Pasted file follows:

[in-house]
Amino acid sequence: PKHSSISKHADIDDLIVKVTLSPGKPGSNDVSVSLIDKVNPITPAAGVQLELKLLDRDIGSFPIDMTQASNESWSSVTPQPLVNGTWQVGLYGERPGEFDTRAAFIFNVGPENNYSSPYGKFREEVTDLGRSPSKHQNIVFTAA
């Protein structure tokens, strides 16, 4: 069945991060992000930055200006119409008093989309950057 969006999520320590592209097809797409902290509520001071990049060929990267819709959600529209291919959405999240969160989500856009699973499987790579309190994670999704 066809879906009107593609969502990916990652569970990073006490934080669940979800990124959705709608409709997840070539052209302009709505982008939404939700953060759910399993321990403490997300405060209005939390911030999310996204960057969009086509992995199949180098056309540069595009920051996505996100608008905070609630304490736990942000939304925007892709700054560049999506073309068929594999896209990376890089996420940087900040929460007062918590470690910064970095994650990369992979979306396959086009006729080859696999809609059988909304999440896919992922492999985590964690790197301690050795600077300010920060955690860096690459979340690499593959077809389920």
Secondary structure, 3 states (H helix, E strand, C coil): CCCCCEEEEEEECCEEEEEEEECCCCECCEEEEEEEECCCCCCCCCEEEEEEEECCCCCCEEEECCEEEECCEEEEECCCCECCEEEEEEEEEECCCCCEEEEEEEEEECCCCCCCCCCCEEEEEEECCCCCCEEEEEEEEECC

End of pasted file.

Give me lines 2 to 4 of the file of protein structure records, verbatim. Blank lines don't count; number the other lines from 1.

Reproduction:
Amino acid sequence: PKHSSISKHADIDDLIVKVTLSPGKPGSNDVSVSLIDKVNPITPAAGVQLELKLLDRDIGSFPIDMTQASNESWSSVTPQPLVNGTWQVGLYGERPGEFDTRAAFIFNVGPENNYSSPYGKFREEVTDLGRSPSKHQNIVFTAA
């Protein structure tokens, strides 16, 4: 069945991060992000930055200006119409008093989309950057 969006999520320590592209097809797409902290509520001071990049060929990267819709959600529209291919959405999240969160989500856009699973499987790579309190994670999704 066809879906009107593609969502990916990652569970990073006490934080669940979800990124959705709608409709997840070539052209302009709505982008939404939700953060759910399993321990403490997300405060209005939390911030999310996204960057969009086509992995199949180098056309540069595009920051996505996100608008905070609630304490736990942000939304925007892709700054560049999506073309068929594999896209990376890089996420940087900040929460007062918590470690910064970095994650990369992979979306396959086009006729080859696999809609059988909304999440896919992922492999985590964690790197301690050795600077300010920060955690860096690459979340690499593959077809389920």
Secondary structure, 3 states (H helix, E strand, C coil): CCCCCEEEEEEECCEEEEEEEECCCCECCEEEEEEEECCCCCCCCCEEEEEEEECCCCCCEEEECCEEEECCEEEEECCCCECCEEEEEEEEEECCCCCEEEEEEEEEECCCCCCCCCCCEEEEEEECCCCCCEEEEEEEEECC